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February 3, 2023

Behaviors Hurting Your Relationships: Gottman’s 4 Horsemen

by Christina Keller, MS, LMFT

Understanding how our behaviors affect relationships is such a huge, crucial support to making sure relationships are effective, fruitful, and just good. Behavioral Health Therapist Christina Keller is sharing information about Gottman’s 4 Horsemen and walking us through different behaviors that are affecting our relationships.

Behaviors Hurting Your Relationships with Christina Keller, MS, LMFT

When our relationships with loved ones are not going well, it impacts our mood towards everything else. Drs. John and Julie Gottman have researched romantic relationships for over 40 years and found there are certain behaviors that determine if a couple is a Relationship Master or Disaster. They coined the top 4 behaviors that tend to be present in Relationship Disasters as the Four Horsemen.

Horsemen #1 – Criticism: Framing your complaint as a character flaw of your partner.

Example: “The dishes are not done. You’re so lazy.”

Horsemen #2 – Contempt: Engaging in a criticism that comes from a place of superiority.

Example: “The dishes are not done. You’re so lazy. I would never let the dishes stack up this high.”

We communicate with someone out of a desire to connect and share something with them. How we talk impacts our partner’s ability to receive our message. Criticism and Contempt share many similarities, which is why we can reduce them using similar techniques. Prioritize describing your own feelings and needs by using a Gentle Start Up. This follows the pattern of “I feel..[emotion]…about…[thing]…and I need…[a Positive Need].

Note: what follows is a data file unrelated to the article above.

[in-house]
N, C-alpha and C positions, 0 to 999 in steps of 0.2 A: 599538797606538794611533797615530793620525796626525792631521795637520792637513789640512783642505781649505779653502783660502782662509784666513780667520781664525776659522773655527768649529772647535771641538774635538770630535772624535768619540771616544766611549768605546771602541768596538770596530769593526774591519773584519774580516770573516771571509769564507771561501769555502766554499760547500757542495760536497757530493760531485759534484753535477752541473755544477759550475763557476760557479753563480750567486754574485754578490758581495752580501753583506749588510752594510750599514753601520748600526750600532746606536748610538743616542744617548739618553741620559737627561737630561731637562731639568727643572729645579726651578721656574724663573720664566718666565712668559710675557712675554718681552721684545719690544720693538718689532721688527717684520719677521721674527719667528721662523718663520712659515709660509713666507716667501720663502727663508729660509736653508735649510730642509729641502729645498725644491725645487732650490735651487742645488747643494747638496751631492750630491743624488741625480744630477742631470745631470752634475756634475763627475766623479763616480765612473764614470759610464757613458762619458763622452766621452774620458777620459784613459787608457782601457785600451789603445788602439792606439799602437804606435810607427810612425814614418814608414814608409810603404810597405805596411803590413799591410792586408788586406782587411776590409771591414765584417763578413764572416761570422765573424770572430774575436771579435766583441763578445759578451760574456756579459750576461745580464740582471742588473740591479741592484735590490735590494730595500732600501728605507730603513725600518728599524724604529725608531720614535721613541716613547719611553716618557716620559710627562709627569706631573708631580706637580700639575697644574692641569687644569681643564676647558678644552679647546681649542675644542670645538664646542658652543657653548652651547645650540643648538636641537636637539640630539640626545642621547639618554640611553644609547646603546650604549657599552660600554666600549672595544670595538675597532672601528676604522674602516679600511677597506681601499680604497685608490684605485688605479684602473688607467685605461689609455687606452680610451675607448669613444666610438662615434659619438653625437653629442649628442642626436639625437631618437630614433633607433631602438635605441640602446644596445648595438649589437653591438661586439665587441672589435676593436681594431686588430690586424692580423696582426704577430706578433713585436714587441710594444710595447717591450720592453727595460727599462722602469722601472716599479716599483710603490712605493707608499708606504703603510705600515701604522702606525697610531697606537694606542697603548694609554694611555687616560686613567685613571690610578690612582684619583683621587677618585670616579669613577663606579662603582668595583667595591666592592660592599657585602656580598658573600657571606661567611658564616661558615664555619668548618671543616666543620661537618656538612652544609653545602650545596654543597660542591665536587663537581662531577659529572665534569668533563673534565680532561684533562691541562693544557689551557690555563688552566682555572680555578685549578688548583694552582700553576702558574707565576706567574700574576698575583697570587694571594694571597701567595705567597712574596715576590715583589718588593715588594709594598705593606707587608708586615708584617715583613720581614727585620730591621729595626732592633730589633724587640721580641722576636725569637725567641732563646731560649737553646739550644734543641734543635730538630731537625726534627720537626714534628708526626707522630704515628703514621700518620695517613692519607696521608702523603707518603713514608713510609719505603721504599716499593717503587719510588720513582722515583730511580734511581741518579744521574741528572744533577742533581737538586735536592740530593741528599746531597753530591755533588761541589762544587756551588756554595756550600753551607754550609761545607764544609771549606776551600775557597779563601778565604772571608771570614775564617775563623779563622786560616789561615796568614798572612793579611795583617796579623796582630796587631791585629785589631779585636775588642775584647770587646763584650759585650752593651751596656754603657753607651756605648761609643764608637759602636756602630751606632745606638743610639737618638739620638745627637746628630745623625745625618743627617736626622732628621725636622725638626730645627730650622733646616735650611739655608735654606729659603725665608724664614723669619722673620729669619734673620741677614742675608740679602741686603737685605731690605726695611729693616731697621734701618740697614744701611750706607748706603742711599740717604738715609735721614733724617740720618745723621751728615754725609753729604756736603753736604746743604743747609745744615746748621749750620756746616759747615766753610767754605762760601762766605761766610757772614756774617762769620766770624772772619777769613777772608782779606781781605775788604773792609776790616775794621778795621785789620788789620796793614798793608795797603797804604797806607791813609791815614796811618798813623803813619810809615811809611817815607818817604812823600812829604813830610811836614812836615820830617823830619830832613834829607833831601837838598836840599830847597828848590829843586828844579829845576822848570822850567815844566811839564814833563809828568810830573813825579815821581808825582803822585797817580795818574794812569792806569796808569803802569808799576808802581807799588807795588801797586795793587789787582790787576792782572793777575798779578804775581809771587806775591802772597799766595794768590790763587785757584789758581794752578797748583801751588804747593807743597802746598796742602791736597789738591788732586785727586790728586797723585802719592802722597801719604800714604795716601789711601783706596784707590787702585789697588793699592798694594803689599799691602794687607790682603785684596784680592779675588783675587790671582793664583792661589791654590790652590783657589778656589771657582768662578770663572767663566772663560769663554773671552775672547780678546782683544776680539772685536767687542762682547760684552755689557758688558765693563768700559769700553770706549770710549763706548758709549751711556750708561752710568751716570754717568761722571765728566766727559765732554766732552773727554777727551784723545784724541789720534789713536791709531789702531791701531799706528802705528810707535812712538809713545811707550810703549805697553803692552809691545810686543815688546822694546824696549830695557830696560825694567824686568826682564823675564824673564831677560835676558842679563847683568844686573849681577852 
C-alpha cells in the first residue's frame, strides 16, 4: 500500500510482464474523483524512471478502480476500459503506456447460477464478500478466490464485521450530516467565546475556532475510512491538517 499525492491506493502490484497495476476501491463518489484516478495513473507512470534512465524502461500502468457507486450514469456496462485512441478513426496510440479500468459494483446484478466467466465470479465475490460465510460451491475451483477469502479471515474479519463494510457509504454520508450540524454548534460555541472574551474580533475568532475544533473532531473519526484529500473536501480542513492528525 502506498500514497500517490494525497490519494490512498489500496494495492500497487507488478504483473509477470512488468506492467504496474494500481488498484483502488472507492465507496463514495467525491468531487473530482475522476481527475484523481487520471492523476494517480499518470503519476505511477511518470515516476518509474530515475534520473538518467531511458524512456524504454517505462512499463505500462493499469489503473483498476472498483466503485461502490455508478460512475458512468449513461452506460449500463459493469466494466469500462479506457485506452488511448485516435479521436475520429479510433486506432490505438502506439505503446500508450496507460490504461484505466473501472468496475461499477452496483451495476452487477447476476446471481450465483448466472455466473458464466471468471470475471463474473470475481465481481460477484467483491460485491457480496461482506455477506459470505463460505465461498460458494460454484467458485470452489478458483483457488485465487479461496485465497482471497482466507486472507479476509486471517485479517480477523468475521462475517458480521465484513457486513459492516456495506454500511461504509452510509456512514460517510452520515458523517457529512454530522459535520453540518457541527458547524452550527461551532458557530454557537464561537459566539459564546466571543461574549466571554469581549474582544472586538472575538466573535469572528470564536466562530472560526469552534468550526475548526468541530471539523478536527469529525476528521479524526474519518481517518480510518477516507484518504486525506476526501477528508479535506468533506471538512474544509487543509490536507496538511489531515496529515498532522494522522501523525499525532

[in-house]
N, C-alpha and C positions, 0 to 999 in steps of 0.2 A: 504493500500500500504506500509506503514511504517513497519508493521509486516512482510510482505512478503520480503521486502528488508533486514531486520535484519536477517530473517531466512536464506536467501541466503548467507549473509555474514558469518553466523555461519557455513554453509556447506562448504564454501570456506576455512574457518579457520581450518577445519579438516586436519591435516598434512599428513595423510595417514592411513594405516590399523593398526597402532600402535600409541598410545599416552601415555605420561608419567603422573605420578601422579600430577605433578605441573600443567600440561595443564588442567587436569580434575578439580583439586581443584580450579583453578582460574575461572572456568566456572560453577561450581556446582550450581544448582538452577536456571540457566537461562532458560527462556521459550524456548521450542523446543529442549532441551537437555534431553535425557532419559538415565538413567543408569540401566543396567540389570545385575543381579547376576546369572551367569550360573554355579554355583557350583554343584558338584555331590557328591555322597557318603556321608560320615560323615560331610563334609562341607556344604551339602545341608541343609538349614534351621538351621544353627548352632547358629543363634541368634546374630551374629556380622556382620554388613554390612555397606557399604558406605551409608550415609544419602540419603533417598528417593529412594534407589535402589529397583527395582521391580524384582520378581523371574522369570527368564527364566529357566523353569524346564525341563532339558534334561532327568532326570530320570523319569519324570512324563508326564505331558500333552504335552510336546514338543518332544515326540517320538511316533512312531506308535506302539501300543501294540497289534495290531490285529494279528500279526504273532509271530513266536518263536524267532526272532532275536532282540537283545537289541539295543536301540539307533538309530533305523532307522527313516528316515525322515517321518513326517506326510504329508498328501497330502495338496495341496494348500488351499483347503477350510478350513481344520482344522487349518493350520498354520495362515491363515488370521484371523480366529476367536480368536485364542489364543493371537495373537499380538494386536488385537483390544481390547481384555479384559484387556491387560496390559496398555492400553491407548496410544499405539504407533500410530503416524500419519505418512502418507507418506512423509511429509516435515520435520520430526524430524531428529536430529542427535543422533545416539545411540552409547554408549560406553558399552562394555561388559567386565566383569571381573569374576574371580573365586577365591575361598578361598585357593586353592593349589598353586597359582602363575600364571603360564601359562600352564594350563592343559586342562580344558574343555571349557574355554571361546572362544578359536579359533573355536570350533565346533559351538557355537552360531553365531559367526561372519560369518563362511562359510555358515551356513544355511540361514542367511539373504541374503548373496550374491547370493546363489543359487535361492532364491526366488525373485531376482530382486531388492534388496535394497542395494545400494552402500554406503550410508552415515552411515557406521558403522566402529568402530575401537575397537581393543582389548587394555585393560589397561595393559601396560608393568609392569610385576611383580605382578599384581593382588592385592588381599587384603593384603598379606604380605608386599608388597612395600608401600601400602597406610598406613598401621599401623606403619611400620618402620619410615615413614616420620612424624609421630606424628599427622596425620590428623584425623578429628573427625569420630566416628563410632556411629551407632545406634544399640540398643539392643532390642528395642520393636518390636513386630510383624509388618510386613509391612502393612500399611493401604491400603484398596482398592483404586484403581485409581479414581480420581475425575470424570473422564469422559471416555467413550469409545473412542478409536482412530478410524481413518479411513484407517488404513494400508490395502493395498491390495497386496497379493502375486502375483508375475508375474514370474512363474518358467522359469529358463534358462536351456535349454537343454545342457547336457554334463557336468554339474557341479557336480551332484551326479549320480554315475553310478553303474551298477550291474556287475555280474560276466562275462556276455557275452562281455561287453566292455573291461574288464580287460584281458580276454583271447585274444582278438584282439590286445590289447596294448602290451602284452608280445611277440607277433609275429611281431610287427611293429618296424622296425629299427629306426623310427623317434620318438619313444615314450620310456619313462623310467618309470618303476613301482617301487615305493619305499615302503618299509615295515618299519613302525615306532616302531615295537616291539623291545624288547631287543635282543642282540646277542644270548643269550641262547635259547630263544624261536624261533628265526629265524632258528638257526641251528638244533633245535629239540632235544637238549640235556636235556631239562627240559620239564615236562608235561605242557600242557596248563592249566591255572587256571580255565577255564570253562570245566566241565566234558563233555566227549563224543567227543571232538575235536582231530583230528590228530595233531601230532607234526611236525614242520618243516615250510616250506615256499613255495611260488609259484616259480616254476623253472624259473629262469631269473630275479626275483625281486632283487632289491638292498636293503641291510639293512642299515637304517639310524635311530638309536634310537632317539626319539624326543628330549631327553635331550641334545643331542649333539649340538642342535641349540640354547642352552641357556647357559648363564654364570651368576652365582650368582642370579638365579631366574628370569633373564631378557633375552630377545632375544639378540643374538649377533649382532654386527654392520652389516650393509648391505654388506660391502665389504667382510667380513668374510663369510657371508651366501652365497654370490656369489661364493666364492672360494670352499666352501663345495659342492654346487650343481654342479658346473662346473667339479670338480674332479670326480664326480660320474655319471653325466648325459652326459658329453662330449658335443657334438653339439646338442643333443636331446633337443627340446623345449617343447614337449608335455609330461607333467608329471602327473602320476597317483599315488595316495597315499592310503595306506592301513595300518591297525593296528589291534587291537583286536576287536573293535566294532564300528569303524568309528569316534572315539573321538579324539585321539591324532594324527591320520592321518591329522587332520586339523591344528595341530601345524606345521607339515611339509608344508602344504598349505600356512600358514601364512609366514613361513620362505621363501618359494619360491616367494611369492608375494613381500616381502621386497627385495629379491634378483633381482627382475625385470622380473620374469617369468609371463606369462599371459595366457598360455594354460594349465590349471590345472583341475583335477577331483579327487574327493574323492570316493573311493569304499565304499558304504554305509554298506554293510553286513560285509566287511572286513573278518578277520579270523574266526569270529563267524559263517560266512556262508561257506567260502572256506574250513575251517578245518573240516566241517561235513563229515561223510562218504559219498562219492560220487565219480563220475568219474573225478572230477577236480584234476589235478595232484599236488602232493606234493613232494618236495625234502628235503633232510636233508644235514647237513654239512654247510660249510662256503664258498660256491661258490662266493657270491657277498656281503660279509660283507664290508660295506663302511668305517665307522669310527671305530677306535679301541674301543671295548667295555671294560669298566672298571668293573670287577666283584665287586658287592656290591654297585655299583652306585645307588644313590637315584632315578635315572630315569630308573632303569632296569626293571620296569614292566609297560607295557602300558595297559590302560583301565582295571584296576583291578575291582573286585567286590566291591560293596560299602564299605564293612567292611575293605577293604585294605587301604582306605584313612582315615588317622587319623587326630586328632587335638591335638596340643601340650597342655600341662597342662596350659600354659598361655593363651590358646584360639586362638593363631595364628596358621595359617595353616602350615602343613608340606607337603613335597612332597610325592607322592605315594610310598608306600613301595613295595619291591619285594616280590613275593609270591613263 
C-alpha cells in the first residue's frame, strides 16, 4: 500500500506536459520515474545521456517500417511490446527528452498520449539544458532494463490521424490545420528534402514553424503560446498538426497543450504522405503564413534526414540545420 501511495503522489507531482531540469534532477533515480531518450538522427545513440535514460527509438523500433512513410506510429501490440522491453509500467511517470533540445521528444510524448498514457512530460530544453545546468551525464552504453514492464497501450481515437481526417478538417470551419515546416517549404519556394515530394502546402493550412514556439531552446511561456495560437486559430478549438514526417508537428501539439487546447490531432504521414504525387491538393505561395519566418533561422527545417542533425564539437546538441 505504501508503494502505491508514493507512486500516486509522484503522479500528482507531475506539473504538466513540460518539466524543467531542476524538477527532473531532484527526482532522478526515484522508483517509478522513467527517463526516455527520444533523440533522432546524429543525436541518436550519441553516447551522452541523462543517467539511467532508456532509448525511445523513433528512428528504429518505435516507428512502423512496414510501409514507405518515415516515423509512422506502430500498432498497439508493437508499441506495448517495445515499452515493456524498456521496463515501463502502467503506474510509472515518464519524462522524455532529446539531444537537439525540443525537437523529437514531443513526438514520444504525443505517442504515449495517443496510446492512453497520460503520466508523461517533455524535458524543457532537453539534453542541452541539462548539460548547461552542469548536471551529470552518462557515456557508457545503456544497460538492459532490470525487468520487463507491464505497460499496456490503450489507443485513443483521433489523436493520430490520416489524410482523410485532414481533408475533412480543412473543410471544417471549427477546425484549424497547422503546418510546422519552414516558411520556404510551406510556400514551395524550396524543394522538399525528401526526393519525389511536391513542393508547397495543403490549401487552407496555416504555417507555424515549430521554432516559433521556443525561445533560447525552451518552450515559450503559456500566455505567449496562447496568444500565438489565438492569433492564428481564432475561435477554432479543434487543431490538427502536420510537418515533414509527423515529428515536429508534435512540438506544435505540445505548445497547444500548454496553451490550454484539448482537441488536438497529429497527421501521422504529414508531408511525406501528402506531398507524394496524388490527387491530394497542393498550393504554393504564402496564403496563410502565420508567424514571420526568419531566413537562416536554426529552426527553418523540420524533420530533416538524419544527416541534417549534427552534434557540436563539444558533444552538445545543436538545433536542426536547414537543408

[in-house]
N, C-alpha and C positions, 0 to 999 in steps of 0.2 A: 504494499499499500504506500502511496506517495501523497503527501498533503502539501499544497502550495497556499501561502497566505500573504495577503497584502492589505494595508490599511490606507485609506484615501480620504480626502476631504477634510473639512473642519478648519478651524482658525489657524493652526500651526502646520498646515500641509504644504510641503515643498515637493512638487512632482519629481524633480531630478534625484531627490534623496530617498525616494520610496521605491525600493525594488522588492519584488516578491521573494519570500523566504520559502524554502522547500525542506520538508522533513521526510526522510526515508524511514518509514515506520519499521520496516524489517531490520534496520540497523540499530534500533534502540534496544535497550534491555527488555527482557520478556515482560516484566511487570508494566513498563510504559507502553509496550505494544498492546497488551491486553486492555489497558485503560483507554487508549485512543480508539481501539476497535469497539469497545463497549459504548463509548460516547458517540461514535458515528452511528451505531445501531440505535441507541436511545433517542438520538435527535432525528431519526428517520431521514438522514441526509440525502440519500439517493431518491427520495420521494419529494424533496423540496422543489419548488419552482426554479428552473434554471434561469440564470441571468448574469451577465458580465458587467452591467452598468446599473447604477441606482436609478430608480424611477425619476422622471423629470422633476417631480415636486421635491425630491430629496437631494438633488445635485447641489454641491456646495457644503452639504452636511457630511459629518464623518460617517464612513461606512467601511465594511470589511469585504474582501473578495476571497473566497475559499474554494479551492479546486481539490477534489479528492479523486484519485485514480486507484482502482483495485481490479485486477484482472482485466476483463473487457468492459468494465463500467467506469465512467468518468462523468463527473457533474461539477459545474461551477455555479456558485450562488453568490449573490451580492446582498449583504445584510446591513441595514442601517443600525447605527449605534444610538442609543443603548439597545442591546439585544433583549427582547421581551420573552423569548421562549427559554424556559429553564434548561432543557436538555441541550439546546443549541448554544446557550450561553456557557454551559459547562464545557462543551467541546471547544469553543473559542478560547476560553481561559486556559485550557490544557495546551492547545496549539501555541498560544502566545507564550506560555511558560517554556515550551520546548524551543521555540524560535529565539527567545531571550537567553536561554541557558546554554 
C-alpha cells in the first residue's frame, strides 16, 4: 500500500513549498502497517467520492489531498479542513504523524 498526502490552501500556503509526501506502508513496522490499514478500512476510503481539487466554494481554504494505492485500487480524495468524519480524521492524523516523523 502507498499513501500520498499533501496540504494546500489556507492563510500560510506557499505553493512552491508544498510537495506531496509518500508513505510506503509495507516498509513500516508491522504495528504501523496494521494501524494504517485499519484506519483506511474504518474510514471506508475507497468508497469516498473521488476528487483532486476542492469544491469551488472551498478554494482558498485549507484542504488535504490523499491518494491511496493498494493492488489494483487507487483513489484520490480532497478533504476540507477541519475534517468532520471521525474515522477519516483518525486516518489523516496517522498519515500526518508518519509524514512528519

A Positive Need is something you want your partner to add to their behaviors (e.g., wash the dishes). A Negative Need is something you want your partner to stop doing (e.g., nagging). There could be an endless number of things you don’t need from your partner. Being specific about what behaviors you want your partner to add reduces confusion and frustration.

Example: “I feel frustrated that the dishes aren’t done. I need your help to sort out a better way to stay on top of the dishes.”

Horsemen #3 – Defensiveness: Feeling criticized by your partner and attempting to voice a counterattack.

Example: “I was busy. I didn’t have time to do the dishes. You had time. Why didn’t you do them?”

When we feel our partner is criticizing us, we are less likely to listen to what they have to say. Instead, we try to protect ourselves and this takes the form of defensiveness. We counteract defensiveness by considering if there is any part (however small) of what your partner is saying that you might agree is accurate.

Example: “I didn’t do the dishes today like I said I would. I can see why that frustrated you.”

Horsemen #4 – Stonewalling: Emotionally withdrawing from a conversation.

Example: Crossing one’s arms or avoiding eye contact.

Stonewalling occurs when we feel overwhelmed and shut down in a conversation. We are no longer listening to our partner and will often engage in some non-verbal behaviors that show we have checked out. We move out of stonewalling by doing something that helps us feel calmer. These types of activities focus on reducing our heart rate helping us feel more relaxed.

Example: Taking a few deep breaths.

Shifting away from the 4 Horsemen is crucial in helping each partner feel heard and respected. If you would like some support with identifying and addressing the 4 Horsemen in your relationship, check out Avance Care’s Behavioral Health program and our therapists. You can visit our website to learn more, or call 919.237.1337 option 4 to speak with a Wellness Coordinator.

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